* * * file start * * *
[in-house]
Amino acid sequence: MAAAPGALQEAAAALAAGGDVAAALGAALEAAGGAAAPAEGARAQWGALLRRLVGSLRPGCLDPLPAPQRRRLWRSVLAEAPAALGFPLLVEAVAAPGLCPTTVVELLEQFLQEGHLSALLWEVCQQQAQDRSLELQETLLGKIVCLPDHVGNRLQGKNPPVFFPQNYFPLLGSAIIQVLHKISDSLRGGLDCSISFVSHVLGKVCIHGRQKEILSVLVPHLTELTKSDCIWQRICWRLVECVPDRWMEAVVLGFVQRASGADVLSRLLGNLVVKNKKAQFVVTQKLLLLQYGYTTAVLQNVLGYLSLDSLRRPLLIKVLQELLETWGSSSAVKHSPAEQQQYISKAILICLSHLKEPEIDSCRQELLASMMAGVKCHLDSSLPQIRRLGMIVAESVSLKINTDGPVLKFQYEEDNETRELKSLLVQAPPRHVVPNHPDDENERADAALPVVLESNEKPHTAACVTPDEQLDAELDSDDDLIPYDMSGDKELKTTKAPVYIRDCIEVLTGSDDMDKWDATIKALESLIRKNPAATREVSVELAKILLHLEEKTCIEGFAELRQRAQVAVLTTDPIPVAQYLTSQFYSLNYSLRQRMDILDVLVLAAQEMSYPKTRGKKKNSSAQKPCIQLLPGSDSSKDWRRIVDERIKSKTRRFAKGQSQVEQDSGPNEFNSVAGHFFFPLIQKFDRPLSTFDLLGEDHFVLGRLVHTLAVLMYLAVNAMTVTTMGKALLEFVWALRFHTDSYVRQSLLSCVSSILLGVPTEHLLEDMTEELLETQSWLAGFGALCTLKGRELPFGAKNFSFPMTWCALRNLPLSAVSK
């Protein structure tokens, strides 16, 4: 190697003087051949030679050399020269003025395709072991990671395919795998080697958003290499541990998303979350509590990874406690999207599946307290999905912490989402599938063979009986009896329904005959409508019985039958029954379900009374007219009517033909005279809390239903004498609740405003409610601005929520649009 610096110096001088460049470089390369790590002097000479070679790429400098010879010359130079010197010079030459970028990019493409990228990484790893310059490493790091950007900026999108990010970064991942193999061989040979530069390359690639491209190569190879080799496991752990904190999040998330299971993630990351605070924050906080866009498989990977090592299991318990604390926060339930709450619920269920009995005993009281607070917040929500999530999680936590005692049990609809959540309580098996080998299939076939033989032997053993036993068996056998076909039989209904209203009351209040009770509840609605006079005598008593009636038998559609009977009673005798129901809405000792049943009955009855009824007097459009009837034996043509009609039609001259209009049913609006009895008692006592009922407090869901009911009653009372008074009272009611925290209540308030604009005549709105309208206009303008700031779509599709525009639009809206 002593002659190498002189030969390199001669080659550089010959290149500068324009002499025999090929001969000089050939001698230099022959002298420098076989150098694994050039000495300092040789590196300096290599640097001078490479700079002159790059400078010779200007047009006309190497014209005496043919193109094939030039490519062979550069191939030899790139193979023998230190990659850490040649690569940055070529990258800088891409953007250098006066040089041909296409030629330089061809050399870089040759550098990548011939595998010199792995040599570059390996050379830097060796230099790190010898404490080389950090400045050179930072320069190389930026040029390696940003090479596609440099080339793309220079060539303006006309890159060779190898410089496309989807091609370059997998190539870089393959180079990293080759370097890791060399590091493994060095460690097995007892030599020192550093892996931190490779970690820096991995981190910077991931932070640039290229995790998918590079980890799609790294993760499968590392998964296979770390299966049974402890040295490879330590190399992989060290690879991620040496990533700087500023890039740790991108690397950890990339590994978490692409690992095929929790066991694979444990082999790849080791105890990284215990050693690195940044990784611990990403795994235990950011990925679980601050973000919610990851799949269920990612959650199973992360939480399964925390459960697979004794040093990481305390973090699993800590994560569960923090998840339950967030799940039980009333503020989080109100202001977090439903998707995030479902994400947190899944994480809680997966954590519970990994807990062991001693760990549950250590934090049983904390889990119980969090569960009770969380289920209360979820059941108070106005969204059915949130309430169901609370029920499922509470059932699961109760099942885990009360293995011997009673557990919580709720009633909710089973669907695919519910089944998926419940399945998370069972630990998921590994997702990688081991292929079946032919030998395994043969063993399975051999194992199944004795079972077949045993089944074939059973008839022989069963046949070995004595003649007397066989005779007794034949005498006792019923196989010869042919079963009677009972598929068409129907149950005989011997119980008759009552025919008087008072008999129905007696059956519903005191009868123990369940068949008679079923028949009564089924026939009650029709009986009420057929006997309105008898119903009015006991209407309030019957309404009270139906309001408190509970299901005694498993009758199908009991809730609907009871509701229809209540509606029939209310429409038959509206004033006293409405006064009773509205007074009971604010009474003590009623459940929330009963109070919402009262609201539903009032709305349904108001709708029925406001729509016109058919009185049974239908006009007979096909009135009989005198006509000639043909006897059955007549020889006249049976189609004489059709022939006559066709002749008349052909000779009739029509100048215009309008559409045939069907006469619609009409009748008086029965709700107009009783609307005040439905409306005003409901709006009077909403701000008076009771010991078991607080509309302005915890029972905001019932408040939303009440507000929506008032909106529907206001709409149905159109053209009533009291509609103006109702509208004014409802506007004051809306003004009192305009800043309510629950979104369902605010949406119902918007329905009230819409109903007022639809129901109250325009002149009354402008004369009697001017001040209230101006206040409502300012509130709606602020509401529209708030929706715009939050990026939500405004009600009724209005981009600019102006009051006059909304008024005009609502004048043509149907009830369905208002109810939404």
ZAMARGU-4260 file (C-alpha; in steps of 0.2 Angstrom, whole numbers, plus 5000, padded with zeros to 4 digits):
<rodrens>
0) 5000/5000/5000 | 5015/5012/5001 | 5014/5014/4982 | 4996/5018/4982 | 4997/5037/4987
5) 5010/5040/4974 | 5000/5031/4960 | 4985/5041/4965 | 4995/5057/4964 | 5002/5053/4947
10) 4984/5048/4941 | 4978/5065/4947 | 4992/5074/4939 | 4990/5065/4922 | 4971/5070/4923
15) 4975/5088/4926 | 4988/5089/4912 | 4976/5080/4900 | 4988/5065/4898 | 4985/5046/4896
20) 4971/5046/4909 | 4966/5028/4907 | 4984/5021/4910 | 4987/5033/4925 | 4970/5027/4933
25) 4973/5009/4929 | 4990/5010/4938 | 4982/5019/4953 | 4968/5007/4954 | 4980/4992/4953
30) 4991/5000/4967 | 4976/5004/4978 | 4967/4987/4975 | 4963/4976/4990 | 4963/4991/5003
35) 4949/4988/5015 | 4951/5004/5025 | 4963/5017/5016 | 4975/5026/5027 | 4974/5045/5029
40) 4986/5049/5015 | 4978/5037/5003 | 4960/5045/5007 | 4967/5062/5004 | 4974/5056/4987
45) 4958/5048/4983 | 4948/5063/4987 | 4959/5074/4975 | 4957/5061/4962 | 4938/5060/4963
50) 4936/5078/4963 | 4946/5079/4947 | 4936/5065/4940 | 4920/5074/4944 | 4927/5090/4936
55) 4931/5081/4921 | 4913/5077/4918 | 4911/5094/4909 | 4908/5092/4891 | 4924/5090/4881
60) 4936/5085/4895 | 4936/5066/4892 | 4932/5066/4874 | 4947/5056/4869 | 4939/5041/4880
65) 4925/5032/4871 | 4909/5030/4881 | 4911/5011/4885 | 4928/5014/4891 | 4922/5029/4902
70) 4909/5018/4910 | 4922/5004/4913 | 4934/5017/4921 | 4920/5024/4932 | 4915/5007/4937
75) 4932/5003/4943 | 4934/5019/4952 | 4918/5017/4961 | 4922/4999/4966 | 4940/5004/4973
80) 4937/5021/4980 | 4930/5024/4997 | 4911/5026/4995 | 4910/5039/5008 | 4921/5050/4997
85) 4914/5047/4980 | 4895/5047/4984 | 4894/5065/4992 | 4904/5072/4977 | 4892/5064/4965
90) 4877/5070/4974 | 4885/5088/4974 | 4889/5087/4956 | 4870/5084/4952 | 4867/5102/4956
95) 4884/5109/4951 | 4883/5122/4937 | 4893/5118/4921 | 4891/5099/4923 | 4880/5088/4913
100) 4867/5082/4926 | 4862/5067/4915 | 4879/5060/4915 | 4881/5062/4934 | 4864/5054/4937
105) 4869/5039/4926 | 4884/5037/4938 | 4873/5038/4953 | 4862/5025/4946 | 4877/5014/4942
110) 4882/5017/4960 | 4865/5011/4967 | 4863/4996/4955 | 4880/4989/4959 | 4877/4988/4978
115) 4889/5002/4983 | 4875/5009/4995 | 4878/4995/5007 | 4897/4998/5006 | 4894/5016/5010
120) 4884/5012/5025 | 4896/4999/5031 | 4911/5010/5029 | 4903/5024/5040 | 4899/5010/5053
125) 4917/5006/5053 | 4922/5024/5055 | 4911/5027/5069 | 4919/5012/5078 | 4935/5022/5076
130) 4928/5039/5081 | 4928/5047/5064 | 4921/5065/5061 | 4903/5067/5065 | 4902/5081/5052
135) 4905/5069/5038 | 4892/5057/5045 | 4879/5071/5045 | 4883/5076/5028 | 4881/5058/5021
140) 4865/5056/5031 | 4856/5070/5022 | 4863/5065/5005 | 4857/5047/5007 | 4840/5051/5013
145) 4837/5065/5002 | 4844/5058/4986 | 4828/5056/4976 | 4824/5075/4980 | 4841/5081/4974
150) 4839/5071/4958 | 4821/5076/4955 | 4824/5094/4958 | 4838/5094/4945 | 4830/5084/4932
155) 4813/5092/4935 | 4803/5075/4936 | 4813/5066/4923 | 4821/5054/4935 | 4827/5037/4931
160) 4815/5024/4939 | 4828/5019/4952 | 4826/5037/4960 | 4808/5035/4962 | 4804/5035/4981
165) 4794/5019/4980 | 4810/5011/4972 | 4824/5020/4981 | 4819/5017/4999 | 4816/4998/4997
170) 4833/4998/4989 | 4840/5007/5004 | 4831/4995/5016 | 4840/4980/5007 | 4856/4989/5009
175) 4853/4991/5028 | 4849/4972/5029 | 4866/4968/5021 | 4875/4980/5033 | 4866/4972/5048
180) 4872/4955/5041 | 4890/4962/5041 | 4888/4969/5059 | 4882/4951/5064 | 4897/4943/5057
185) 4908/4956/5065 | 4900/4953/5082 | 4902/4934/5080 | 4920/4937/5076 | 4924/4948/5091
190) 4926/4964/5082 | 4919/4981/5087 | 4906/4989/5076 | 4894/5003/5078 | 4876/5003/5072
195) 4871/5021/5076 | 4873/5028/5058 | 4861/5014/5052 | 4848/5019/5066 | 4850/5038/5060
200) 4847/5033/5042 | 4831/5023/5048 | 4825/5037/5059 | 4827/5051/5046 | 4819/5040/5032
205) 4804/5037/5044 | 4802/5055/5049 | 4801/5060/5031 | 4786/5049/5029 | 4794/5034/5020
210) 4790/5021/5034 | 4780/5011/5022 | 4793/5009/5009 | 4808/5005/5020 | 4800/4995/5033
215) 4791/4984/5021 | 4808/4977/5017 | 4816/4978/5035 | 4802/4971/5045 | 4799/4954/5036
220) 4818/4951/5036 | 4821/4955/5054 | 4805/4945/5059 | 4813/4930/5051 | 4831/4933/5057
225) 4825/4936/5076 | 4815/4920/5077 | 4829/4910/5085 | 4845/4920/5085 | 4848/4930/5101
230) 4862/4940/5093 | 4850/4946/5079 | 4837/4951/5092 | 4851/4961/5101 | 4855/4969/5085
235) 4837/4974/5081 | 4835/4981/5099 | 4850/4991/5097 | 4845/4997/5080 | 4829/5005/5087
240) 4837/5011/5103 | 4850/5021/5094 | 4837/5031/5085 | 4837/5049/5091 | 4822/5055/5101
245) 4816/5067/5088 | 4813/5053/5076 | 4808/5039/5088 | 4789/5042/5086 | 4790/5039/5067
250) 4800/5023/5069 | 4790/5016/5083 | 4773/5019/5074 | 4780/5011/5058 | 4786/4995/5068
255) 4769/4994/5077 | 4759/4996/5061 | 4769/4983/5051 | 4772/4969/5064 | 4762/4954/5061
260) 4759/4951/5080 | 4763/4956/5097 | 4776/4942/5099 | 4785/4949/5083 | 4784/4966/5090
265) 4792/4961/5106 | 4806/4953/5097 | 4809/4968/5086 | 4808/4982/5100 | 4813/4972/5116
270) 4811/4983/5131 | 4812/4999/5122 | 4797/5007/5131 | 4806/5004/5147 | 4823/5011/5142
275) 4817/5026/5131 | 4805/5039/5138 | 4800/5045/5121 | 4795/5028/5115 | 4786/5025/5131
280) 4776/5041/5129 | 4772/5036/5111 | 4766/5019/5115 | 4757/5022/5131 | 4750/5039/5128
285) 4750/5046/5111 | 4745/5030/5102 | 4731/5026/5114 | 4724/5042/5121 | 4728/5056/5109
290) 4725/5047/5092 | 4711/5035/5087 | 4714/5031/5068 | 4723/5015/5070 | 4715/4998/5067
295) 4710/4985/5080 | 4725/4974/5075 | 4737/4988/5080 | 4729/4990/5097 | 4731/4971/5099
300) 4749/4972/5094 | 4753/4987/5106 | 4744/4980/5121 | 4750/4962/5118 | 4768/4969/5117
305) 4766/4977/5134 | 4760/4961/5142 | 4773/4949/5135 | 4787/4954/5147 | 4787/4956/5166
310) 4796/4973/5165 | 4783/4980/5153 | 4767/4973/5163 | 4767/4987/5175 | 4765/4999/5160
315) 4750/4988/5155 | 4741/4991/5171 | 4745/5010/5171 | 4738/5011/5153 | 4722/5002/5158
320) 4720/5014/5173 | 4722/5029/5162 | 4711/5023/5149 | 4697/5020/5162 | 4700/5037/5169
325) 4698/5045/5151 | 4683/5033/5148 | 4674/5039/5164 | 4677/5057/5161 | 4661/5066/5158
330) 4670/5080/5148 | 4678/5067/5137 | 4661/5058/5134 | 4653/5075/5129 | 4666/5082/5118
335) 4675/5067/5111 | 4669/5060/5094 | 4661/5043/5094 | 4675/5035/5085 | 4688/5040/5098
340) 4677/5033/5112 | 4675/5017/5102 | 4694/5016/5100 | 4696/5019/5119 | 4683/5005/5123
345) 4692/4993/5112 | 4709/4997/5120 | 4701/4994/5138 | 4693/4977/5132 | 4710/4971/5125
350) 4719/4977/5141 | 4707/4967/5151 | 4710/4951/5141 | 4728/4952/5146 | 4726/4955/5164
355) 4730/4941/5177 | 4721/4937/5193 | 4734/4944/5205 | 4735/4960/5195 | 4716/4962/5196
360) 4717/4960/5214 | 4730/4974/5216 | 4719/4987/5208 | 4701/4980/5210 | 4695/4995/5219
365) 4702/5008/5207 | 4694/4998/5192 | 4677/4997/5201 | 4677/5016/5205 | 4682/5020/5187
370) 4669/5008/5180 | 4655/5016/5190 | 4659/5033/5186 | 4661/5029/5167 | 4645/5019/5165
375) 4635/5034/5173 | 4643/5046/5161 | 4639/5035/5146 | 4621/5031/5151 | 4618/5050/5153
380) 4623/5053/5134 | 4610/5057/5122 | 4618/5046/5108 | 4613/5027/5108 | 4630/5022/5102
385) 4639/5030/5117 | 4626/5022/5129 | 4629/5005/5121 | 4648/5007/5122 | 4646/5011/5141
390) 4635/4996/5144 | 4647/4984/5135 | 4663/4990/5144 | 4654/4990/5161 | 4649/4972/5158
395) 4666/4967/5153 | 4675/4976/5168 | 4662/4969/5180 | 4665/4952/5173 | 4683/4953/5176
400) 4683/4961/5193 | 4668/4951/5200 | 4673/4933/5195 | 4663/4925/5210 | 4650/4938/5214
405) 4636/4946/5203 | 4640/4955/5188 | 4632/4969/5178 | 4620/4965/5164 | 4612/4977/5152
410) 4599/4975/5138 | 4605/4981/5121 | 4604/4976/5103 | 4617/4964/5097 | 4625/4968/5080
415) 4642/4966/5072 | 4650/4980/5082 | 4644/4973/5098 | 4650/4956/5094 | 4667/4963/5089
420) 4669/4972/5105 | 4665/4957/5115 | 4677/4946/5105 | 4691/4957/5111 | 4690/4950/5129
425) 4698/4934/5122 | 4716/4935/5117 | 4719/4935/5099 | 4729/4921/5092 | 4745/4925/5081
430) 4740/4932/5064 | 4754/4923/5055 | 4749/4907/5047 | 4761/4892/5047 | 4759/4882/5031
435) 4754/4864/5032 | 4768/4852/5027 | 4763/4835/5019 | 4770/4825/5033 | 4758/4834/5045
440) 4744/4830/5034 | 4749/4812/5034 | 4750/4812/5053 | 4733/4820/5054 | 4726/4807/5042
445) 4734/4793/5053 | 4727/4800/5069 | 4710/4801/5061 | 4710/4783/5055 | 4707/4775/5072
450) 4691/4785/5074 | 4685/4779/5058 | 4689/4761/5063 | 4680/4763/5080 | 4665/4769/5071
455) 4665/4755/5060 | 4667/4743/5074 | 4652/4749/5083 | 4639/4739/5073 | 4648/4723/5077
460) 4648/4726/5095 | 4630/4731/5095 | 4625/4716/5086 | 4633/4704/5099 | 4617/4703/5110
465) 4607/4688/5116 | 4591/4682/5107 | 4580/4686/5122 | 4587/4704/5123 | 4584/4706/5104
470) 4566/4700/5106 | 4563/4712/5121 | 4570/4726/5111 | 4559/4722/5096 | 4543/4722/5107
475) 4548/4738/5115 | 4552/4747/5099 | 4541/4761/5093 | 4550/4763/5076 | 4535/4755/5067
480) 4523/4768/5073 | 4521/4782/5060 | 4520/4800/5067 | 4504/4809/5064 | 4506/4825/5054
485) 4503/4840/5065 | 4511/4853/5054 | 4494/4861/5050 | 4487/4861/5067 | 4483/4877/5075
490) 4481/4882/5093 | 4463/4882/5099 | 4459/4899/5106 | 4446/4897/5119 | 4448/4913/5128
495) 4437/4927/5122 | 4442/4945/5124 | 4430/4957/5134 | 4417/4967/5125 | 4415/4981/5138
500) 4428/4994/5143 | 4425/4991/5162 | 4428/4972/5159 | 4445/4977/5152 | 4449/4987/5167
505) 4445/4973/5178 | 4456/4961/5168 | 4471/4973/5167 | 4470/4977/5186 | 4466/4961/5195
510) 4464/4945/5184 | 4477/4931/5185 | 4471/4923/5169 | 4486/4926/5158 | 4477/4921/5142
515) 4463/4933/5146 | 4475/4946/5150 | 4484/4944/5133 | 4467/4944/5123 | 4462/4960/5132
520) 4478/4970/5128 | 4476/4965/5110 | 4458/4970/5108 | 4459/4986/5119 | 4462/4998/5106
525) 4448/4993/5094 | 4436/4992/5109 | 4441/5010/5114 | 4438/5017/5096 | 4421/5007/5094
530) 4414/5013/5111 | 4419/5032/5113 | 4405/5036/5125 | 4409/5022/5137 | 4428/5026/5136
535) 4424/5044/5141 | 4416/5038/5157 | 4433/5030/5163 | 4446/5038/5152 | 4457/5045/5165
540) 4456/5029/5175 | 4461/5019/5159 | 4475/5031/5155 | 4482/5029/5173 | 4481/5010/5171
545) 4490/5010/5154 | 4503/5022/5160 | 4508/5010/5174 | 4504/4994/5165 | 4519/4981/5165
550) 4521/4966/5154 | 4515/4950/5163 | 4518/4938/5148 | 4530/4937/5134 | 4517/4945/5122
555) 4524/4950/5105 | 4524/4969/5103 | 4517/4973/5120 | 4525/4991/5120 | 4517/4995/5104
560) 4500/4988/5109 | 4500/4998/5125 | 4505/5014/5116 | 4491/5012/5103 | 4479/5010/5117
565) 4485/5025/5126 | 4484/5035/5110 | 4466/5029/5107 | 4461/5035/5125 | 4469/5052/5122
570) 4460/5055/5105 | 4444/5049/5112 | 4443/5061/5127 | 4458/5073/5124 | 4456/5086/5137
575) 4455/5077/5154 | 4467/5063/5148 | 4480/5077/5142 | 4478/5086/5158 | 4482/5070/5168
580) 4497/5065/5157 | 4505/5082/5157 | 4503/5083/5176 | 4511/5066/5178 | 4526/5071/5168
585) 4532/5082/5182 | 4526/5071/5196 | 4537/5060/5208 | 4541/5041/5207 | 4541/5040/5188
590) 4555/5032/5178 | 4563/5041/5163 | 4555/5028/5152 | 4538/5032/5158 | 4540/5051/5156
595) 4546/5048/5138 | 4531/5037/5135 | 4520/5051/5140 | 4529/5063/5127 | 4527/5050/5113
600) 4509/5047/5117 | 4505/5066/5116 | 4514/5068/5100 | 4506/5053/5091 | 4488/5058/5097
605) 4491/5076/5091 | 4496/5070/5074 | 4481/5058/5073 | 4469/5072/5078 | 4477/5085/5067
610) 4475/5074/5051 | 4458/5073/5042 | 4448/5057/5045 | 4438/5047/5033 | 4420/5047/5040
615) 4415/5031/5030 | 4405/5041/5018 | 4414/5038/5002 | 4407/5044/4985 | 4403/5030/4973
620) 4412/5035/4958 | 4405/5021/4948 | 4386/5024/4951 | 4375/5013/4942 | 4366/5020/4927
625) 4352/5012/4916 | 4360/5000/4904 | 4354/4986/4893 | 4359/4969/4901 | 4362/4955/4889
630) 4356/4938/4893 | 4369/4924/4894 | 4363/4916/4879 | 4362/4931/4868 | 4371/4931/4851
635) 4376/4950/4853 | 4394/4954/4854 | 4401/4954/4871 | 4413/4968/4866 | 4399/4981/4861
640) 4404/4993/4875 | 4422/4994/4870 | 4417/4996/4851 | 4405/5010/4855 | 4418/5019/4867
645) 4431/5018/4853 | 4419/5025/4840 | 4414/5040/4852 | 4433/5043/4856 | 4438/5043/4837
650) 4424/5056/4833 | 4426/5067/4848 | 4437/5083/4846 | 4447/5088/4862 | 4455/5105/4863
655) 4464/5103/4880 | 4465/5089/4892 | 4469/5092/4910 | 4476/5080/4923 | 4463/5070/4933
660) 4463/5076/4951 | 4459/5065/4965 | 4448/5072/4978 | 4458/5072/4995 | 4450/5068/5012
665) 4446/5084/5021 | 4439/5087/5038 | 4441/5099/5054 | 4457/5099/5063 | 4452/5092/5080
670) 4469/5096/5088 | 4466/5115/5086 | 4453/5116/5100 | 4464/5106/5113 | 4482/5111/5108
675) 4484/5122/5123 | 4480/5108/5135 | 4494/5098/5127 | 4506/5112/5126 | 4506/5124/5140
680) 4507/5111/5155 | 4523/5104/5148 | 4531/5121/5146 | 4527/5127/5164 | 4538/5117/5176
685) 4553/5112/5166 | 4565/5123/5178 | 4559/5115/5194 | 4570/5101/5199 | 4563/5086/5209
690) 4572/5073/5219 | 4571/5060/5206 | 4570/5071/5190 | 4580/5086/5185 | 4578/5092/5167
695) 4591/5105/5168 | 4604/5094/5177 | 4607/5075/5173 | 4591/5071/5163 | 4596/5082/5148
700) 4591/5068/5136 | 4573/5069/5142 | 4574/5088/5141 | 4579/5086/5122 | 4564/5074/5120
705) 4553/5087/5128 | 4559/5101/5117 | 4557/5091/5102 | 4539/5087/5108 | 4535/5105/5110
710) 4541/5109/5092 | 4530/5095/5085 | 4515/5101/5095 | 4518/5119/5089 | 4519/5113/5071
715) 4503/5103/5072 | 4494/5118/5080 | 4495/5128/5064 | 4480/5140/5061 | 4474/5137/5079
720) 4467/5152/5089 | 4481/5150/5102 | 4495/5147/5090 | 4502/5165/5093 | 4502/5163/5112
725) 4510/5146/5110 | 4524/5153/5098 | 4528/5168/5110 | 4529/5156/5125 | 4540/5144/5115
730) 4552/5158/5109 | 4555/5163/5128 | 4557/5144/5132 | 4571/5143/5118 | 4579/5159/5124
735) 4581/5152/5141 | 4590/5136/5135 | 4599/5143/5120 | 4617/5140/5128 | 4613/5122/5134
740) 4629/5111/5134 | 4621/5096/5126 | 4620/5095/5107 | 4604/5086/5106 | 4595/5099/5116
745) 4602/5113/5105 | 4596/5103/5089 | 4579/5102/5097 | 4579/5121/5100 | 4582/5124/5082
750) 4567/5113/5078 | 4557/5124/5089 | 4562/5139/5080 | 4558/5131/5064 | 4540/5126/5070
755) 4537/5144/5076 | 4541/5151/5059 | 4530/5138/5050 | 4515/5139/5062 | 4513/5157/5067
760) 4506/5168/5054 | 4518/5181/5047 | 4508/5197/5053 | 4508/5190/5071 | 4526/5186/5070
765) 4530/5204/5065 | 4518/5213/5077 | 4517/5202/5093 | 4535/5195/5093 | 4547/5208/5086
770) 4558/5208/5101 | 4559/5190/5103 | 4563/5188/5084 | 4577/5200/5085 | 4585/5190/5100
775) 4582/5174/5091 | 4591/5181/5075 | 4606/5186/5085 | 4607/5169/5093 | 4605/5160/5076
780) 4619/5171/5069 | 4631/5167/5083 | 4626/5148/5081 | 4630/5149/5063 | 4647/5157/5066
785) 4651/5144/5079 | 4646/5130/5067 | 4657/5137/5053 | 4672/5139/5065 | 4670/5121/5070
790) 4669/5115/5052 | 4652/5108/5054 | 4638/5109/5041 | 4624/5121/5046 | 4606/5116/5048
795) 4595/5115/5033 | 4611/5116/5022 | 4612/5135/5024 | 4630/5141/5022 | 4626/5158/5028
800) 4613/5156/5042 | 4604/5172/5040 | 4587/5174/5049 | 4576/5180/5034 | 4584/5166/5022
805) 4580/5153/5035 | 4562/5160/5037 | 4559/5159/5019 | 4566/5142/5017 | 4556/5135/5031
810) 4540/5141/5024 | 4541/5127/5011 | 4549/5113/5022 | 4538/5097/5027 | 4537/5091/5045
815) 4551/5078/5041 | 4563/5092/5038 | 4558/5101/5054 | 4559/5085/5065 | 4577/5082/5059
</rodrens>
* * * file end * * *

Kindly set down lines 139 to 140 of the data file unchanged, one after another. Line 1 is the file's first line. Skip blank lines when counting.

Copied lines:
665) 4446/5084/5021 | 4439/5087/5038 | 4441/5099/5054 | 4457/5099/5063 | 4452/5092/5080
670) 4469/5096/5088 | 4466/5115/5086 | 4453/5116/5100 | 4464/5106/5113 | 4482/5111/5108